# 4th Round of 30th year

### 1. ... princess Point on point(3 points)

It is not easy for story characters if they want to know when they appear on screen. Fortunately, today's technology makes it easier, take for example princess Point from a story with six chapters. All chapters have the same length with the height of every chapter on Karel's display being 1200 pixels (but the display itself can only show 900 pixels at any one time). When reading Karel scrolls continuously and reads with constant speed. After three minutes of reading, Point passed the first end of the slider in the scrollbar and after seven minutes she passed the other end. Which chapter does Point appear in? Note: The ratio of the height of the slider and the height of the display is the same as the ratio of the height of the display to the height of the entire story.

### 2. ... jerky pendulum(3 points)

It is well known fact that to make a train ride as comfortable as possible, when accelerating or braking, the acceleration needs to change as little as possible. It is therefore good practice when a train starts with small, constant change of acceleration. The change of acceleration is called a jerk. Determine how does the equilibrium position of a pendulum (the angle with the vertical $φ$). Denoting the length of the pendulum $l$, the train starts with a constant jerk $k$ ( $k$ = $Δa$ ⁄ $Δt$ , where $a$ denotes acceleration) and the train is on Earth with acceleration due to gravity $g$. Bonus: Derive the equations of motion and solve them numerically for $φ$(0) = 0 and $dφ$⁄$dt$(0)= 0 for various values of $k$.

### 3. ... bicone(8 points)

Consider a wooden construction (shown in the picture) with its foundation in the shape of an isosceles triangle with a base of length $c$ = 35 cm. The height of the legs of this triangle increases towards the base with an angle $α$ = 2 ° with the flat ground. A bicone with opening angle $φ$ = 40 ° and height 2$h$ = 40 cm is placed in the vertex opposite the base, where the triangle has angle $β$ = 70 °. When released, the bicone starts rolling „uphill“, that is in the direction of the increasing height of the legs.

- Explain why the bicone can roll uphill.
- Find the dependence of the position of the centre of mass on the distance covered by the bicone?
- What is the velocity of the bicone in the instant before it hits the base.
- How many turns will the bicone make before it hits the base? The bicone is initially placed horizontally on the construction in such a way that its centre of mass is exactly above the vertex opposite the base.

### 4. ... heat engine(8 points)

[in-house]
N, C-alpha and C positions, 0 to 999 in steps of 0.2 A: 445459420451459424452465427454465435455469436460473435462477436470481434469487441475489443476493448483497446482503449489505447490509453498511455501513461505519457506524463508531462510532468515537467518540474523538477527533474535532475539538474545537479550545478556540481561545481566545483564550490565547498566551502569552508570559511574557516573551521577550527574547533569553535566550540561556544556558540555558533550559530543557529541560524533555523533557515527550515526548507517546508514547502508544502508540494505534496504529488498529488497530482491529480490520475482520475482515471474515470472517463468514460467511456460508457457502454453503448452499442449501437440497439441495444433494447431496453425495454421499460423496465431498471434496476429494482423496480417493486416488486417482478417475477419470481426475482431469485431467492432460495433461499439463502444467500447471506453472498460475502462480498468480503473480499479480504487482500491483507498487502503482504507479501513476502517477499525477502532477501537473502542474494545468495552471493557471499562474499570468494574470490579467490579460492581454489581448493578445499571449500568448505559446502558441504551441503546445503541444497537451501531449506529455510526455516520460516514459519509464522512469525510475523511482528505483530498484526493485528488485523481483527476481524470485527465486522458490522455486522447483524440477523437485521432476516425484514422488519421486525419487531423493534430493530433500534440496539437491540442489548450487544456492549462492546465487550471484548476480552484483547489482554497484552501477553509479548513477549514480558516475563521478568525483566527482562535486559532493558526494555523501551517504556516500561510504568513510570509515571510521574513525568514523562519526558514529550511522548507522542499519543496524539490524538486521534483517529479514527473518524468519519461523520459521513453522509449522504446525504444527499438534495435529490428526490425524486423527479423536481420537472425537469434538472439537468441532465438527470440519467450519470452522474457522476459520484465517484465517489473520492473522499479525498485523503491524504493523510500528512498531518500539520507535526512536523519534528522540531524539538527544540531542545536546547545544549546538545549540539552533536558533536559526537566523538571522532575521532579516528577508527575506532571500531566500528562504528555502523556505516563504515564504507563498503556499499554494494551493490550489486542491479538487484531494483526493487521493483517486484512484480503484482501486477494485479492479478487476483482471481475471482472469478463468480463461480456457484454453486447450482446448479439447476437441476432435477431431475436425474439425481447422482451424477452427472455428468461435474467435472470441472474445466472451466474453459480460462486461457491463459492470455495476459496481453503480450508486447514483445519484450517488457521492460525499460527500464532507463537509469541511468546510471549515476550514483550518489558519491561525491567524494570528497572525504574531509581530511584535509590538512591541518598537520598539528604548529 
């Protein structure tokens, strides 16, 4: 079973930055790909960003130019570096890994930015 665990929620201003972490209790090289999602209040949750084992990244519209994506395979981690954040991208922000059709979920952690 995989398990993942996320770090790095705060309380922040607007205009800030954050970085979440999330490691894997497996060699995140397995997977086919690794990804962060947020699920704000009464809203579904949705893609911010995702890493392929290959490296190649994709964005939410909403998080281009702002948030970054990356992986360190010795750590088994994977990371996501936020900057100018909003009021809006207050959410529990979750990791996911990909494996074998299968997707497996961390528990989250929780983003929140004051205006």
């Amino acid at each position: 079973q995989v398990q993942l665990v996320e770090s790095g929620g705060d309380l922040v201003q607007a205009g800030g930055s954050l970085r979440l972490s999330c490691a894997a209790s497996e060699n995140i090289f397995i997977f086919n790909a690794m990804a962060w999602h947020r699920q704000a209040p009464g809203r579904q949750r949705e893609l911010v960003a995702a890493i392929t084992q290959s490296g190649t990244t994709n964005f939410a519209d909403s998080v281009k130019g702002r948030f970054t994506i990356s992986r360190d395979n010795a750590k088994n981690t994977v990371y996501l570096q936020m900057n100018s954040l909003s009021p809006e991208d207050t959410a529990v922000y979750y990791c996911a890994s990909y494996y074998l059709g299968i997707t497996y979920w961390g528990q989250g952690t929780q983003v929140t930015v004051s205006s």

Consider a heat engine filled with a diatomic gas. This engine works thanks to a cycle ABCDEFA as shown in the picture. The 6 processes that make up the cycle are

- A $~→~$ B - isobaric heating from a state 4$p$_{0} and $V$_{0} (let us denote temperature at A 4$T$_{0}) to a state with volume 3$V$_{0},
- B $~→~$ C - isothermic expansion to volume 4$V$_{0},
- C $~→~$ D - isochoric cooling to pressure $p$_{0},
- D $~→~$ E - isobaric cooling to volume 2$V$_{0},
- E $~→~$ F - isothermic compression to volume $V$_{0},
- F $~→~$ A - isochoric heating to pressure 4$p$_{0}.

Determine the remaining state variables in B, C, D, E, and F, the maximal and the minimal temperature of the ideal gas during the process (as a multiple of $T$_{0}), heat received and lost by the gas in each process, and the overall efficiency of the engine. Compare this efficiency with that of a Carnot engine working between the same minimal and maximal temperatures. Assume for simplicity that the molar amount of the gas does not change and there are no chemical changes during the cycle. A sketch can be seen in figure. $Bonus:$ Do the same for a much simpler „square“ cycle, ABCDA, where the gas starts in a state $p$_{0}, $V$_{0} and $T$_{0} and izochorically heats up to 4$p$_{0}, isobarically heats up and expands to 4$V$_{0}, isochorically cools down to $p$_{0} and isobarically cools down to $V$_{0}. Compare the efficiency of these two heat engines and suggest which one is better.

### 5. ... weird atmosphere(9 points)

Have you ever seen such a weird atmosphere? Up to a certain height the speed of light inside it is constant, $v$_{0}, but from that certain height the speed of light starts increasing linearly as $v$ ( $Δh$ ) = $v$_{0} + $kΔh$. At one point, exactly at the height where the speed of light starts changing, light beams are sent upward in all directions. Show that all these beams move along circular arcs and determine the radii of these arcs. Also find out the distance between the place where the the light was emitted and the point where the beams return to the original height.

### P. ... statistician's daily bread(9 points)

We've all been there, you spread some honey or some preserve on a slice of bread, take a bite, and suddenly, the spread drips through a hole and lands right on your hand. Determine how does the probability that there is a hole straight through a slice of bread depend on its thickness. The model of how does the dough rise is left up to you. (For example, evenly distributed bubbles with an exponential distribution of radii is a good model).

### E. ... Mikulas's egg(11 points)

Measure the surface area of a bird's (e.g. chicken's) egg.